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Hoping to overcome the limitations of current 3D food printers (3DFPs), scientists from Columbia University have developed a new method to 3D print cooked food. This latest method is unique insofar as it can combine different ingredients—such as chicken with dough—and cook each ingredient selectively.
Most importantly too, the products are edible. And, according to the researchers, “The high resolution of our IR spot allows for the combination of food ingredients at a much closer level, giving rise to new flavor profiles and inventive food recipes that would be more challenging to achieve using conventional cooking methods.”
Findings - Printing - Additive - Manufacturing - Columbia
Publishing their findings in 3D Printing and Additive Manufacturing, the Columbia team state that “Current 3DFPs are limited with their ability to combine ingredients due to the lack of high-resolution heating; they are limited to using microwaves, ovens, and other common heating appliances to process extruded food.”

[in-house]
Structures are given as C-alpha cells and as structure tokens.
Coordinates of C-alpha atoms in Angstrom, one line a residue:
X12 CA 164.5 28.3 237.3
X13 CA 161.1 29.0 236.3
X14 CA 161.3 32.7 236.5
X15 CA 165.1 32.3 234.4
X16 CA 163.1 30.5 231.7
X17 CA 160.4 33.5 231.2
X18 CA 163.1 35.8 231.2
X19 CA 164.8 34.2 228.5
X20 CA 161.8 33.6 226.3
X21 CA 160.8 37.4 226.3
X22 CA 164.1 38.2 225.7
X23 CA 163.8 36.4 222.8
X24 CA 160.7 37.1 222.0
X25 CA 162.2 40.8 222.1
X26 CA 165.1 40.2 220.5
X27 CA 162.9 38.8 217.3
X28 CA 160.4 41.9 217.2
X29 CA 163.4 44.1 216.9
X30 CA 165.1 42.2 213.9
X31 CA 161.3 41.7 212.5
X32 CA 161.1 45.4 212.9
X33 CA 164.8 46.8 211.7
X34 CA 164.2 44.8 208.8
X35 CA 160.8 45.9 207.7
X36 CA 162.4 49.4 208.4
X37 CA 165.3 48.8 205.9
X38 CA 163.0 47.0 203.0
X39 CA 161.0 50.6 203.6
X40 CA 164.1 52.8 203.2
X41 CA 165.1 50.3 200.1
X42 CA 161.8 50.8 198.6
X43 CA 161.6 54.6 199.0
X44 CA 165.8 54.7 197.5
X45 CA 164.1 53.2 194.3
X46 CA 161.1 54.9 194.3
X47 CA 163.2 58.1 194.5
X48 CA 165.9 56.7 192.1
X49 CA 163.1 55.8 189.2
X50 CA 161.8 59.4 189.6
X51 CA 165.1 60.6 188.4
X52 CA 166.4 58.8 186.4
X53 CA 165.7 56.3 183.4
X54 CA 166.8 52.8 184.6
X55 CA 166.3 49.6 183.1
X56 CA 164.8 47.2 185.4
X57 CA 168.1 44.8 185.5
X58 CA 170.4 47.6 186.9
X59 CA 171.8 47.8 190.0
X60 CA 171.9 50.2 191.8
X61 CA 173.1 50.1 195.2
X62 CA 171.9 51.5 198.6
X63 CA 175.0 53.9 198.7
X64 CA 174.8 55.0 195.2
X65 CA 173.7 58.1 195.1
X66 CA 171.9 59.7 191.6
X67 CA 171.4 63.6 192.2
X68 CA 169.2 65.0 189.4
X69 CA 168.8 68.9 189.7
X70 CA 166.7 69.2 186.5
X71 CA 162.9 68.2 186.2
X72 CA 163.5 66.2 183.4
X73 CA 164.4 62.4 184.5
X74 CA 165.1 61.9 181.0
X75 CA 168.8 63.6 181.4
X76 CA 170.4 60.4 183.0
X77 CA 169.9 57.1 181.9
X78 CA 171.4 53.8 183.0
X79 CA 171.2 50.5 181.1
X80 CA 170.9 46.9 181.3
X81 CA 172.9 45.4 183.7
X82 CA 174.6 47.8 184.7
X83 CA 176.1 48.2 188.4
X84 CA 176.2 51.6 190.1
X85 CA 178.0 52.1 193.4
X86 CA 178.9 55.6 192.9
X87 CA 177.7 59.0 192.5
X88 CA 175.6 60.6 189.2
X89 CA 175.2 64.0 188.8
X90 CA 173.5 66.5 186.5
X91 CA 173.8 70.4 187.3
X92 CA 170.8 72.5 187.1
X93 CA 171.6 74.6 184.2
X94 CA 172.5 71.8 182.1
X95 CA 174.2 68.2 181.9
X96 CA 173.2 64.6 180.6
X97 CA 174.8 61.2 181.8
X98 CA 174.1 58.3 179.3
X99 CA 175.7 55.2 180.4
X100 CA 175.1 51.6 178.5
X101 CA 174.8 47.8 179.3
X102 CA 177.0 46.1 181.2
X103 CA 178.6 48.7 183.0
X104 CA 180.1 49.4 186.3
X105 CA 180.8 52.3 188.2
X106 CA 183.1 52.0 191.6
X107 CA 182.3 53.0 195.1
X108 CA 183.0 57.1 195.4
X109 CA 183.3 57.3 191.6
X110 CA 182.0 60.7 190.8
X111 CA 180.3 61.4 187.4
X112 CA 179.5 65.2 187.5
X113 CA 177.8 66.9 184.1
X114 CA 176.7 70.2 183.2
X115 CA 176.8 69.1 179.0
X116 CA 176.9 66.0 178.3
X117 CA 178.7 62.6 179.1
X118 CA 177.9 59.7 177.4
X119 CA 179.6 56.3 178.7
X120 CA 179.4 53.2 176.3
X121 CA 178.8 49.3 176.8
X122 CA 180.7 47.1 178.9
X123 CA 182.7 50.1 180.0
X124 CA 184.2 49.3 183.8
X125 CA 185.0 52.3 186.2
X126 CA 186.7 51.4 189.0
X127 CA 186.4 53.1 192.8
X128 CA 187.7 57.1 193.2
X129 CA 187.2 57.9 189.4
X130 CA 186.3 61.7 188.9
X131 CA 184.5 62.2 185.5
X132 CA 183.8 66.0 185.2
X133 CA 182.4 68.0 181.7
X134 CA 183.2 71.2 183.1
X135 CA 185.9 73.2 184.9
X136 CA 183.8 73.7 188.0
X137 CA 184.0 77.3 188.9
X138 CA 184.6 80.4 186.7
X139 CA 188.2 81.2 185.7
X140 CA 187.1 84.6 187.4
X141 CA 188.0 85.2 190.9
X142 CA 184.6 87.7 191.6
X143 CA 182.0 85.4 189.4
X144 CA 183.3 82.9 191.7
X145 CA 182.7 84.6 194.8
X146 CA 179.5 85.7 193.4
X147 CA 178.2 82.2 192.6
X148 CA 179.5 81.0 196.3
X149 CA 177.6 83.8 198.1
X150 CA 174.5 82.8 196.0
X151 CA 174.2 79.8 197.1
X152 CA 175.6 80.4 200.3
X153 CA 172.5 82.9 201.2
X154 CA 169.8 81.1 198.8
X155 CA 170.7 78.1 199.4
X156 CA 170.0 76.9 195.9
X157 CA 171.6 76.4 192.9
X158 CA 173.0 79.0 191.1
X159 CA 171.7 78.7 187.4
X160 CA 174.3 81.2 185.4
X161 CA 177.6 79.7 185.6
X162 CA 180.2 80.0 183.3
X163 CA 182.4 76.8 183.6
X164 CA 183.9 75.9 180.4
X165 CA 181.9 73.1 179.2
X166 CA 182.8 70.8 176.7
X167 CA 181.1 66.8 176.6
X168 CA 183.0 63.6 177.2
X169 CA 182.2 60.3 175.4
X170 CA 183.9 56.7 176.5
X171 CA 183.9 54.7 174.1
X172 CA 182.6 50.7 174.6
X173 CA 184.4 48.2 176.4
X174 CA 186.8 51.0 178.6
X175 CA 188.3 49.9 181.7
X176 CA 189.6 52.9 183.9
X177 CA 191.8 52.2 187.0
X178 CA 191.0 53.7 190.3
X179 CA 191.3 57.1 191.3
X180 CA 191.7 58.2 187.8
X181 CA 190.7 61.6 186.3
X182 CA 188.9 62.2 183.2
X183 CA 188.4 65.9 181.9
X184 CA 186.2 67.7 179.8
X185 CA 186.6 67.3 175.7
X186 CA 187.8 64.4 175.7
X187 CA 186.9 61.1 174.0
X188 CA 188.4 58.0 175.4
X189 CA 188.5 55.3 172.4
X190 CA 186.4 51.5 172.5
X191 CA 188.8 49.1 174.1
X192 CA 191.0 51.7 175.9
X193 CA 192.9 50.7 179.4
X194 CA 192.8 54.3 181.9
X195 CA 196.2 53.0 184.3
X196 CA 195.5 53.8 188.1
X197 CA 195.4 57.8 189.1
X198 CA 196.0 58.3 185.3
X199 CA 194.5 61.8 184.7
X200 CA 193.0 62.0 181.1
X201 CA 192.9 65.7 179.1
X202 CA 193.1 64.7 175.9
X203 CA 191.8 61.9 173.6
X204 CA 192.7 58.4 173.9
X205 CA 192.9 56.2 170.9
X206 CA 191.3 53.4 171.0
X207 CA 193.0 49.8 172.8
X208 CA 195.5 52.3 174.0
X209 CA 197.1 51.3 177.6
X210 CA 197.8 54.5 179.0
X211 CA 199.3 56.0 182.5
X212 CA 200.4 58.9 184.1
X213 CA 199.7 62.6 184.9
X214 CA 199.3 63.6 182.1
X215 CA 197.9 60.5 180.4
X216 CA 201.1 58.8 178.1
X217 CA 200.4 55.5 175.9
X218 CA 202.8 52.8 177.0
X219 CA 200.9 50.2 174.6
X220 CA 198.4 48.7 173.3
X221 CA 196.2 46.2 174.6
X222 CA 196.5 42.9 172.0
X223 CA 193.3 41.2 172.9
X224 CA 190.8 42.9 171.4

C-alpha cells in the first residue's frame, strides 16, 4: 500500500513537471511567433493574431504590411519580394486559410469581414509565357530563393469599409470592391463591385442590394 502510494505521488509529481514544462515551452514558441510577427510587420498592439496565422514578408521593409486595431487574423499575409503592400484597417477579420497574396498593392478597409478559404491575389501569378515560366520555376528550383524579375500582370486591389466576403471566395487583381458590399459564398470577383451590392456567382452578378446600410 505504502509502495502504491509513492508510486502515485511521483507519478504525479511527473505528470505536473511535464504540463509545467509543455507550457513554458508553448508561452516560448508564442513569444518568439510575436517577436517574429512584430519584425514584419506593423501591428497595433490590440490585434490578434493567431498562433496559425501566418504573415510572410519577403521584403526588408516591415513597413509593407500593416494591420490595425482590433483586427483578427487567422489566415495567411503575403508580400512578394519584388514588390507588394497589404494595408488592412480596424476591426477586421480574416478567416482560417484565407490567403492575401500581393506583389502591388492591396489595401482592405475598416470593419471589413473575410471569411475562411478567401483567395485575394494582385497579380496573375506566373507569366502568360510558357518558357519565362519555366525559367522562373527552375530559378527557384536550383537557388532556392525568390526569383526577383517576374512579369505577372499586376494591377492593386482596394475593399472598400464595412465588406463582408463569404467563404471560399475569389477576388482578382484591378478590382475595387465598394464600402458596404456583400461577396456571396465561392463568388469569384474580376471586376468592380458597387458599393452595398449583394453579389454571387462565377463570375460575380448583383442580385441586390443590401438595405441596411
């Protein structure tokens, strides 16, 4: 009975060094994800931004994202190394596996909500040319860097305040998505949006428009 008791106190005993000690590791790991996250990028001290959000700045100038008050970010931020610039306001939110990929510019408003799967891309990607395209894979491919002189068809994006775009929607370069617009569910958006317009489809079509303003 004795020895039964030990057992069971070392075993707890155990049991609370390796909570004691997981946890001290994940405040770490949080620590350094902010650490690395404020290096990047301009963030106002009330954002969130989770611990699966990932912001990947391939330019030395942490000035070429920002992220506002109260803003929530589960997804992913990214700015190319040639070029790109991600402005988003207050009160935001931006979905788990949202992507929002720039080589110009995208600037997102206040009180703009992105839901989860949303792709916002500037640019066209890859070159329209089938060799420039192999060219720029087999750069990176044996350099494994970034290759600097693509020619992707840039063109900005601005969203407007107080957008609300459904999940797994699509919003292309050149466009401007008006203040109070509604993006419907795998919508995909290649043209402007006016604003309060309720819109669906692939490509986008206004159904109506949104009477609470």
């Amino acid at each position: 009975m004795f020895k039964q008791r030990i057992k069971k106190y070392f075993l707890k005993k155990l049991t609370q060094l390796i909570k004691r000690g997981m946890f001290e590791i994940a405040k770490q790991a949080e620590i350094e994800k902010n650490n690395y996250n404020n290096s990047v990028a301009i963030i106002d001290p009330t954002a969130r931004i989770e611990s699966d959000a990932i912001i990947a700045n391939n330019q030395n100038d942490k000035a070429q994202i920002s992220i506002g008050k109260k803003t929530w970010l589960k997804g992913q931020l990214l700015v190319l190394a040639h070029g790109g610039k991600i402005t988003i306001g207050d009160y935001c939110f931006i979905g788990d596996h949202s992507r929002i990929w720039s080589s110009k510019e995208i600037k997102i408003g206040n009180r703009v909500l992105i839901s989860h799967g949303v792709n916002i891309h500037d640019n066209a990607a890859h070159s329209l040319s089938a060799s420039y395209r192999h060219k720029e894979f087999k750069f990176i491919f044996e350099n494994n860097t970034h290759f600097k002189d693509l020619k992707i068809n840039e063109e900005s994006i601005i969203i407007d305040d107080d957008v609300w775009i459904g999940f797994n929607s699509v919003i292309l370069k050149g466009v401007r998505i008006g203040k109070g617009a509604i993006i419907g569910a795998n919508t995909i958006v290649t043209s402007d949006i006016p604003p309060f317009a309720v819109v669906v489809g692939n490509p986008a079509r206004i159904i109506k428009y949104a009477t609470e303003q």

To overcome the limitations of cooking multiple different ingredients at the same time in a 3D printer, the Columbia team retrofitted an existing CNC machine (a modified X-Carve) with an extrusion and heating mechanism – a infrared (IR) lamp. The use of IR technology allowed the food to be cooked without physical contact with the lamp, making it ideal for so-called “food layered manufacture” (FLM).
Pictures - IR - Spot - Cooking - Print
Pictures of the IR spot cooking of the three-dimensional-printed multi-material print (sesame paste and chicken paste) from start to finish. Image via 3D Printing and Additive Manufacturing.
“Integrating an infrared lamp heating mechanism into the printer allows for more precise spatial control of the heat being delivered to printed food, the ability to create complex food patterns with more ingredient complexity, and the integration of multiple food ingredients in a single 3D object,” claims the paper.
Evolution - Food
An evolution in 3D printed food
In recent years many companies have made inroads into the 3D printed food market.
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